Ohio Valley Unsung Heroes: LaFollette loves announcing
WOODSFIELD — As an athlete, Lance LaFollette was one of the best Woodsfield High School produced.
These days, he spends part of his time chronicling the exploits of other Monroe County athletic greats.
As the public address voice of Monroe Central’s football and boys’ basketball, LaFollette’s voice has become a staple for Seminole fans. And while his athletic career might just be numbers in a stat book for this generation of Monroe Central athletes, his dulcet tones are leaving an indelible impression on them.
“I enjoy doing it,” LaFollette said of his public address work Friday night prior to Monroe Central’s season-opening boys’ basketball game against Bridgeport.
“I’ve either coached or played almost every sport. You learn things you like to hear and you learn things you don’t like to hear.”
LaFollette first started in the football press box about two decades ago, learning under the guidance of former PA announcer Denny Easterling.
“Every other year Denny missed a game due to a military reunion with some of his service buddies and he asked me to announce,” LaFollette recalled. “Denny was a legend at Woodsfield and at Skyvue.”
That led to the full-time gig after Easterling retired. LaFollette took on the boys’ basketball duties about five or six years ago at the urging of Coach “Scooter” Tolzda.
LaFollette said he tries to approach both his football and basketball duties the same way — with humbleness and discreteness.
“There’s a thing in the football program where it says you aren’t there to entertain, you’re there for the task,” he said.
That doesn’t mean LaFollette doesn’t like to have fun now and then. But, for the most part, he sticks to the basics.
“I’m not really a rah-rah guy,” he said. “When I do the announcing, I’ll maybe say the Monroe Central kids’ names a little bit louder than the visiting kids’, but I’ve never been that rah-rah type.”
LaFollette offered praise for area PA folks, even saying he’s learned from them and incorporated some of things they do into his own routine. One thing thing he likes to do is point out the number of years basketball officials have worked.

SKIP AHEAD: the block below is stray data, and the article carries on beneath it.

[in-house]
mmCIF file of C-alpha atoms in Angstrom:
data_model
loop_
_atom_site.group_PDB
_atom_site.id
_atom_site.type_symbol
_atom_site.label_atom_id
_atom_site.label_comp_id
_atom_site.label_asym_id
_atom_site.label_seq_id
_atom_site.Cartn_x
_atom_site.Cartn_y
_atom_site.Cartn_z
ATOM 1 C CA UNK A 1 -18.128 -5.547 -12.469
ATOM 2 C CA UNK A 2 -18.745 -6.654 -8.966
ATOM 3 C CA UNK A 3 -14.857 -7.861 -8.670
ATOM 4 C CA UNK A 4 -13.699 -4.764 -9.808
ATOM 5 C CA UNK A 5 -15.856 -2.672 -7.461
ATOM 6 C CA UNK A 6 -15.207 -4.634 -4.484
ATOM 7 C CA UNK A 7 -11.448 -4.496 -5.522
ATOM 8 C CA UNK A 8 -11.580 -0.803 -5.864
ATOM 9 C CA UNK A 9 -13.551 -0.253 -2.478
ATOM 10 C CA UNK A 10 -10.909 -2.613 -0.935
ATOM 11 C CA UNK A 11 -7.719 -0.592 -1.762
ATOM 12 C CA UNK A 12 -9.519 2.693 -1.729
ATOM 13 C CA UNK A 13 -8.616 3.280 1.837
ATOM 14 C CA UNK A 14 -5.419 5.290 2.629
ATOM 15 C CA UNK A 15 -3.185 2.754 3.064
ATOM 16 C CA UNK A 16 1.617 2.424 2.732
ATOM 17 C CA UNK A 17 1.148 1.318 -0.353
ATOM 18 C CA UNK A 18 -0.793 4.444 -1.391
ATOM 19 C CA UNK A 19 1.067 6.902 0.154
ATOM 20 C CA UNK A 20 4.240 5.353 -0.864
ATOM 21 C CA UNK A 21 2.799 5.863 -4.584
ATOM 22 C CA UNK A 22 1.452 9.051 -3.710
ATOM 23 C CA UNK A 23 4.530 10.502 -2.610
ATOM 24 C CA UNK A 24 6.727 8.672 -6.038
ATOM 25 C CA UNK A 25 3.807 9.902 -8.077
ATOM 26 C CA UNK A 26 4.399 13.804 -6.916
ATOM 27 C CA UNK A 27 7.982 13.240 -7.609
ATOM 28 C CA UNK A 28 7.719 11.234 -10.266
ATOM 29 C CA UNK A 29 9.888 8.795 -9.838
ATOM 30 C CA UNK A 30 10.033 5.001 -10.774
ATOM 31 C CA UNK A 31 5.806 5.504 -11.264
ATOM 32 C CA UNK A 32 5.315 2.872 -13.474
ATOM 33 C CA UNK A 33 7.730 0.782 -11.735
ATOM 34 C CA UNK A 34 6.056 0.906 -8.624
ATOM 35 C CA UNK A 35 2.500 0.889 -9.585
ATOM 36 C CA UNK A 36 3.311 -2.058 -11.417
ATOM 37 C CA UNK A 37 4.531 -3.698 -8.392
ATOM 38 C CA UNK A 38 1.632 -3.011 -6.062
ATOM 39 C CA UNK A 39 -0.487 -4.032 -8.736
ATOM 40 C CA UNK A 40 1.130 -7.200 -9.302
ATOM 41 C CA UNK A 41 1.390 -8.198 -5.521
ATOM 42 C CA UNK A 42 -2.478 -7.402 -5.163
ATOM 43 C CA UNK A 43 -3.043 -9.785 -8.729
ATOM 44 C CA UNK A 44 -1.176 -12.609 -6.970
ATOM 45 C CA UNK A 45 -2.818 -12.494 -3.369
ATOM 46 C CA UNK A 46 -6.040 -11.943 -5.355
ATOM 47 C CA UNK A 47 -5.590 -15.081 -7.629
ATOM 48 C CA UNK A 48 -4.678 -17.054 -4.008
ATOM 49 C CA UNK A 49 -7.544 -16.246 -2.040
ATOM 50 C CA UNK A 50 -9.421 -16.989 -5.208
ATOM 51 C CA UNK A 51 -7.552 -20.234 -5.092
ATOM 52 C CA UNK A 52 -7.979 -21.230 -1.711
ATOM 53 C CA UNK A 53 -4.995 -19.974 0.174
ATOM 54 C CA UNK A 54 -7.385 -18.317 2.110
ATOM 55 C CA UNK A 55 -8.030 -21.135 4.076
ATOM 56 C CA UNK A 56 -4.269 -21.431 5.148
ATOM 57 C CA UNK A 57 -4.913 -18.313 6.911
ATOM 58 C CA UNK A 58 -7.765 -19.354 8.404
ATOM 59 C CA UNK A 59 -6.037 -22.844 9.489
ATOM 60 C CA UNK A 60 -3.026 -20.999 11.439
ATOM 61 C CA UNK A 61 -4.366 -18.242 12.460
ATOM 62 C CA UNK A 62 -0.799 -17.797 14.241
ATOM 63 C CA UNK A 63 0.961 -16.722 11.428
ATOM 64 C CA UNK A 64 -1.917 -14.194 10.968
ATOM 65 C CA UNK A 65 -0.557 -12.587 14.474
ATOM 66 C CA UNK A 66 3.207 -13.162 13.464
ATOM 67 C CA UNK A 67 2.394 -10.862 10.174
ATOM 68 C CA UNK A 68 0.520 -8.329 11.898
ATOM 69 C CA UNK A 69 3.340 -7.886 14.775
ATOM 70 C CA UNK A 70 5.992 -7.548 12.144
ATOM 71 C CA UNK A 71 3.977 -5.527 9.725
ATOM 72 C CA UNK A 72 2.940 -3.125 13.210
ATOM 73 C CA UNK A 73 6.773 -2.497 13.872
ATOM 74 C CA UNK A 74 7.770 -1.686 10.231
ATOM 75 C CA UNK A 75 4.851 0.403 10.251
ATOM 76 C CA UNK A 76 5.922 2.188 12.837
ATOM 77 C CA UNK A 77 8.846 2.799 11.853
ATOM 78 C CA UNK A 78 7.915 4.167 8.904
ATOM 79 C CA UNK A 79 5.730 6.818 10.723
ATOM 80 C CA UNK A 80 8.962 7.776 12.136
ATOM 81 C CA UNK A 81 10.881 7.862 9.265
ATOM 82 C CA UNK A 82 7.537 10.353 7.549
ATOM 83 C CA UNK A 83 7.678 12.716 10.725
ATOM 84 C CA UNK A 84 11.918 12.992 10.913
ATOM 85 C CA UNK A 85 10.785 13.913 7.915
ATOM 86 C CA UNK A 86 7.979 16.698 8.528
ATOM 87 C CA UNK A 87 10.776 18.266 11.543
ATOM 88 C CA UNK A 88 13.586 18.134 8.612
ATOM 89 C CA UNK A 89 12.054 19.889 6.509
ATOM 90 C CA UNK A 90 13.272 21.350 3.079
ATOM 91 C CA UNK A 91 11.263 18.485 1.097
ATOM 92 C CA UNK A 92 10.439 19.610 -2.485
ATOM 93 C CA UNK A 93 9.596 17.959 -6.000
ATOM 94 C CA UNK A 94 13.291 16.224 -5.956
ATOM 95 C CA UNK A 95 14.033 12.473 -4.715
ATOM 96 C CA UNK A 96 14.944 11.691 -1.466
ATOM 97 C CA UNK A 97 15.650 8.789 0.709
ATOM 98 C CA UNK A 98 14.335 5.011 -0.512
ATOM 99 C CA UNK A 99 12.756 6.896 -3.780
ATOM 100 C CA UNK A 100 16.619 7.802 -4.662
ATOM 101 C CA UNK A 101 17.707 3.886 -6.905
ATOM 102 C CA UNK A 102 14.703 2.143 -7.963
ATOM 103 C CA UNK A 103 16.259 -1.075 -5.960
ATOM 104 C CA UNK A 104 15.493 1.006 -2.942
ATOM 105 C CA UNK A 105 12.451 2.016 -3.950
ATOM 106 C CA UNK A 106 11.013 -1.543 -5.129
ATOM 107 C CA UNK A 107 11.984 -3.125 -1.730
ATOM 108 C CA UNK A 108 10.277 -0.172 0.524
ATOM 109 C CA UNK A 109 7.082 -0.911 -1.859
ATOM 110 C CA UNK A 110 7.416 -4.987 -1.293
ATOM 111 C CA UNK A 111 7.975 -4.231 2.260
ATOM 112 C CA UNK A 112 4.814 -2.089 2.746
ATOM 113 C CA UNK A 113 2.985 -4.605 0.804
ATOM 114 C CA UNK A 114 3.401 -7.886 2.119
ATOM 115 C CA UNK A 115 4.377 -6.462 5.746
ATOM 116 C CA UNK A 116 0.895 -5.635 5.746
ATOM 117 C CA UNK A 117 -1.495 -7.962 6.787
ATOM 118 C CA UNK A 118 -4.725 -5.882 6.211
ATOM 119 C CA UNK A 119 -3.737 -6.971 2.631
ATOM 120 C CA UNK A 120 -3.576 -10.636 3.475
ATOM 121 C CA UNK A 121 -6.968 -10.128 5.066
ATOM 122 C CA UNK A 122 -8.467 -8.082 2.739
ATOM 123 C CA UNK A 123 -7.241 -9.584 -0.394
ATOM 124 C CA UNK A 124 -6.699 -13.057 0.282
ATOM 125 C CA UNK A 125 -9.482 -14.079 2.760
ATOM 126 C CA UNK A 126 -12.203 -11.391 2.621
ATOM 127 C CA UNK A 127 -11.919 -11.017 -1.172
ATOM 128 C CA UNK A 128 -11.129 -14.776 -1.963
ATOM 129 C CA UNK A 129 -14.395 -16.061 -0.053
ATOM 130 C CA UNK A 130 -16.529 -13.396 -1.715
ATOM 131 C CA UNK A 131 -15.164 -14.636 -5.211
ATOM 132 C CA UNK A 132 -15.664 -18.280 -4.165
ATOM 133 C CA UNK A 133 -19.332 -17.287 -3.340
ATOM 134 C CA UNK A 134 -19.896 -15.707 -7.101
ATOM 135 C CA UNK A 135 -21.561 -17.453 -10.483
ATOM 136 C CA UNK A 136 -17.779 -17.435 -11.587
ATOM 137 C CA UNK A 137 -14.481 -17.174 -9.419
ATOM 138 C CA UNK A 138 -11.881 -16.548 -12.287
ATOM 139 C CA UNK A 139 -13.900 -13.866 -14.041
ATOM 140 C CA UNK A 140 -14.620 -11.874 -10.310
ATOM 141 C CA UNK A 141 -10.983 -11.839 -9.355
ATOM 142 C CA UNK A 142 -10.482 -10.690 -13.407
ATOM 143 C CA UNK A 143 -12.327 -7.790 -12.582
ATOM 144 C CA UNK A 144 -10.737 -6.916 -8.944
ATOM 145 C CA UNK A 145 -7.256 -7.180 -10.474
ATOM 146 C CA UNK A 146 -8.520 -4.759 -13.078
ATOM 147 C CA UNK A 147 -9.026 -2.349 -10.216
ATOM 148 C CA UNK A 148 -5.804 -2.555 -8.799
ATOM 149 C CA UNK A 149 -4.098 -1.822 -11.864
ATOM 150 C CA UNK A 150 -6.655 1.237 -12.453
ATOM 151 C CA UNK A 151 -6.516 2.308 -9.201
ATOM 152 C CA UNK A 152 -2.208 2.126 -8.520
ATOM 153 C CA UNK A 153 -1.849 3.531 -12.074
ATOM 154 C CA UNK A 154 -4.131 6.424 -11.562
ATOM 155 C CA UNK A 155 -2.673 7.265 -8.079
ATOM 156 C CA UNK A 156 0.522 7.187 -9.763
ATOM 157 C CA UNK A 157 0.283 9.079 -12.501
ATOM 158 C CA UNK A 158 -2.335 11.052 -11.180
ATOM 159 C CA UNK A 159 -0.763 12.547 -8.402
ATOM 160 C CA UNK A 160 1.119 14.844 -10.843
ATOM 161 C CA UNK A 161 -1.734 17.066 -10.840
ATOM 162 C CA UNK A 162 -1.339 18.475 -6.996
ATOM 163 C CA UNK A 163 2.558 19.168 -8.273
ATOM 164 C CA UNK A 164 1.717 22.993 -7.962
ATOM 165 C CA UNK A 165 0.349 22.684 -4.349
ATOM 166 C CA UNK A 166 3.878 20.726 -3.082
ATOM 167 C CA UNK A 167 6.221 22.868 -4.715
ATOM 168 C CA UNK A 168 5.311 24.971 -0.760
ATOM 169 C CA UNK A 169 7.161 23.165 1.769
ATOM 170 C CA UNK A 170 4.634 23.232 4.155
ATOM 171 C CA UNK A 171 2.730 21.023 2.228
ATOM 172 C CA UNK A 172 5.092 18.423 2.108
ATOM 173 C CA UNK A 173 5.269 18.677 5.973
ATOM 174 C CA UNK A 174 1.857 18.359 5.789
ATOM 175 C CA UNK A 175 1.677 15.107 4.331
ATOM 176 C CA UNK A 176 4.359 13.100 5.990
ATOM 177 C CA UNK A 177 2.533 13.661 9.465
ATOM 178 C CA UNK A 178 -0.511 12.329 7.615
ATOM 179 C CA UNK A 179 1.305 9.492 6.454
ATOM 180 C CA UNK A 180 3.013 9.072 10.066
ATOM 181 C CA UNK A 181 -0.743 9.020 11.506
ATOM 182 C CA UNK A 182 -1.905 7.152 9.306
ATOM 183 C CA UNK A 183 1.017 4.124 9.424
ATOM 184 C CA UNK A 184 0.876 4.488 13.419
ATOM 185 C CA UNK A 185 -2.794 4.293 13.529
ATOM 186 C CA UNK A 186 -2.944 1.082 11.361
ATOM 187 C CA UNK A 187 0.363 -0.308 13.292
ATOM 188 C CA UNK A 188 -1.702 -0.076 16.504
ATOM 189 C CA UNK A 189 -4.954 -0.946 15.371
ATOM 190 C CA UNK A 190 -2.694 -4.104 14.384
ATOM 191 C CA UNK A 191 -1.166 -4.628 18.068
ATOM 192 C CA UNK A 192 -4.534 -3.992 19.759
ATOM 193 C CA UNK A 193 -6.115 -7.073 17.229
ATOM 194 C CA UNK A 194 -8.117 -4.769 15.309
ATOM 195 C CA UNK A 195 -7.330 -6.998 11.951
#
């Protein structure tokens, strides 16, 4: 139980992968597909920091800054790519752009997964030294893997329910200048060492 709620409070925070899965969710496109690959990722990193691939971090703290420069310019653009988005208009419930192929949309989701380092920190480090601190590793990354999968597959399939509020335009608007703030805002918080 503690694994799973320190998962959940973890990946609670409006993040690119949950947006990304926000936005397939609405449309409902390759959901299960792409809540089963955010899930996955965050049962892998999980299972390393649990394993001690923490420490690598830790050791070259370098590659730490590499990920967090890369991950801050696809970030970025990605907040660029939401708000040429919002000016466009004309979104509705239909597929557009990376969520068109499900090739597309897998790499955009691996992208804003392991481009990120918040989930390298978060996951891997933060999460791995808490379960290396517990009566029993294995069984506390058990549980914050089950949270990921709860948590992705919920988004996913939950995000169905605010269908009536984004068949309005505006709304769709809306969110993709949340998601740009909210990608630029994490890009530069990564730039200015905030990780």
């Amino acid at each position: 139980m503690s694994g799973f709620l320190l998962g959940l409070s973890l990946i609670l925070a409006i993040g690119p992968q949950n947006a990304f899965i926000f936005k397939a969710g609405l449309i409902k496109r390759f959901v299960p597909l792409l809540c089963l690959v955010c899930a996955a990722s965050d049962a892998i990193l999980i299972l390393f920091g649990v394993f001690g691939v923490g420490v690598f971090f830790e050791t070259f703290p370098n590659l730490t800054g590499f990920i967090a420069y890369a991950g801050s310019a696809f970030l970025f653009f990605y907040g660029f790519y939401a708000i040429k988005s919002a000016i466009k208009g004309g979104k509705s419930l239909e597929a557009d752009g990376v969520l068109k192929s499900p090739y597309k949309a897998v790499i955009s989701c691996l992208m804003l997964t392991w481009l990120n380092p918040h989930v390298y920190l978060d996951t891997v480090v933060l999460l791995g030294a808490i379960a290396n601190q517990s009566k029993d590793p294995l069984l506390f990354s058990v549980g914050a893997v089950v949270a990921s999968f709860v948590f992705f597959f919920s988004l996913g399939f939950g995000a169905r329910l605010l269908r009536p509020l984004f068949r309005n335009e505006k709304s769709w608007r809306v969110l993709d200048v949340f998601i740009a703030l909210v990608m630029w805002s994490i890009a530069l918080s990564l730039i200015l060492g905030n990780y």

And, one of the most important things for him is accuracy. LaFollette recounted many times where his own name was mispronounced, so he knows the importance of being concise.
“No one wants to hear their name pronounced wrong,” he said.
LaFollette started hearing his own name called on the football field when he first went out for the Redskins’ squad as a junior in 1977, one season following its AP poll champ-winning season.
After two solid prep seasons in which he set a mark for TD catches in a season, LaFollette moved to West Liberty where he crafted an Hall of Fame career with the Hilltoppers that led to him being named first-team all-NAIA following the 1981 campaign. He signed as a free agent with the USFL’s Orlando Renegades in 1984 before his career was cut short.
LaFollette married Angie Schumacher shortly after and the couple have two daughters — Leah and Lyndsay. And, as the years went on, he coached at almost every level, including an almost-decade long stint as track coach.
Currently a banker in Woodsfield, LaFollette has stepped back from coaching and has focused more on his PA work. And while he sometimes thinks he’d just like to sit back and watch games, he quickly realizes he’s in a great position.
“My wife told me that’s what away games are for,” he laughed.”
LaFollette’s family joins him at almost every game. And he has his press box and scorer’s table “family” there to keep him company, too.
“I’m not the entertainment,” he said. “I’m just here to state the facts. The kids like it, though.”
And he’s always eager to get to the field or gym pretty early.
“That’s my pay,” he said. “I get the best seat in the house.”
If you know of someone in sports in the Ohio Valley whom I could feature as an Ohio Valley Unsung Hero, drop me a line at firstname.lastname@example.org or via Twitter @RickThorp1